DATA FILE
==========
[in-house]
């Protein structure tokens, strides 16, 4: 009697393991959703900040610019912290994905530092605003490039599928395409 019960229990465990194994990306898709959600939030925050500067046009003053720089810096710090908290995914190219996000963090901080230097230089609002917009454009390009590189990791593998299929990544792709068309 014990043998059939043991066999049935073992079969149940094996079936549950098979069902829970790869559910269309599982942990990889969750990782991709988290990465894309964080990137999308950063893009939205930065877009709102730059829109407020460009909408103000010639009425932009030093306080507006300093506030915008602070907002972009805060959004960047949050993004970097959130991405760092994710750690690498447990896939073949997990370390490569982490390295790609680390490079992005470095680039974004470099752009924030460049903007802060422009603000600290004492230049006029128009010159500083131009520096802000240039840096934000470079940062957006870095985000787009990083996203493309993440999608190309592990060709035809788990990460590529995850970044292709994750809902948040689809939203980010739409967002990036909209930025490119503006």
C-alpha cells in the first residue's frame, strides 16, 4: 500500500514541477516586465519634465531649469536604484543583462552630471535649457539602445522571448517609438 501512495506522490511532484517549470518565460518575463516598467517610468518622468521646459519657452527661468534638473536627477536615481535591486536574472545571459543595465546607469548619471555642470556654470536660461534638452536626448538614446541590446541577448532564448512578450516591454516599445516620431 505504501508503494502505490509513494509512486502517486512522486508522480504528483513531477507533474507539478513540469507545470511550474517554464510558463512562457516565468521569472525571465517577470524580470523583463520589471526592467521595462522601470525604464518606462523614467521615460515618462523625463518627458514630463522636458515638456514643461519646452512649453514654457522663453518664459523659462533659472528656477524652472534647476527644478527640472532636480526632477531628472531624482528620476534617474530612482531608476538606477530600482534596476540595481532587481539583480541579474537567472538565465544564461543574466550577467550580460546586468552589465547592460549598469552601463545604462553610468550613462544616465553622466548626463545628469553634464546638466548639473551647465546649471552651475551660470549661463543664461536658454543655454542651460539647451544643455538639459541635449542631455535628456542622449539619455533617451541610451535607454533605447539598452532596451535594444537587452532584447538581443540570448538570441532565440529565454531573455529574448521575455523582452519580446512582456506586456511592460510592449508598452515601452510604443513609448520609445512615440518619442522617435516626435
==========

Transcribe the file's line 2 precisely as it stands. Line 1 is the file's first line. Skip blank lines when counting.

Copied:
């Protein structure tokens, strides 16, 4: 009697393991959703900040610019912290994905530092605003490039599928395409 019960229990465990194994990306898709959600939030925050500067046009003053720089810096710090908290995914190219996000963090901080230097230089609002917009454009390009590189990791593998299929990544792709068309 014990043998059939043991066999049935073992079969149940094996079936549950098979069902829970790869559910269309599982942990990889969750990782991709988290990465894309964080990137999308950063893009939205930065877009709102730059829109407020460009909408103000010639009425932009030093306080507006300093506030915008602070907002972009805060959004960047949050993004970097959130991405760092994710750690690498447990896939073949997990370390490569982490390295790609680390490079992005470095680039974004470099752009924030460049903007802060422009603000600290004492230049006029128009010159500083131009520096802000240039840096934000470079940062957006870095985000787009990083996203493309993440999608190309592990060709035809788990990460590529995850970044292709994750809902948040689809939203980010739409967002990036909209930025490119503006």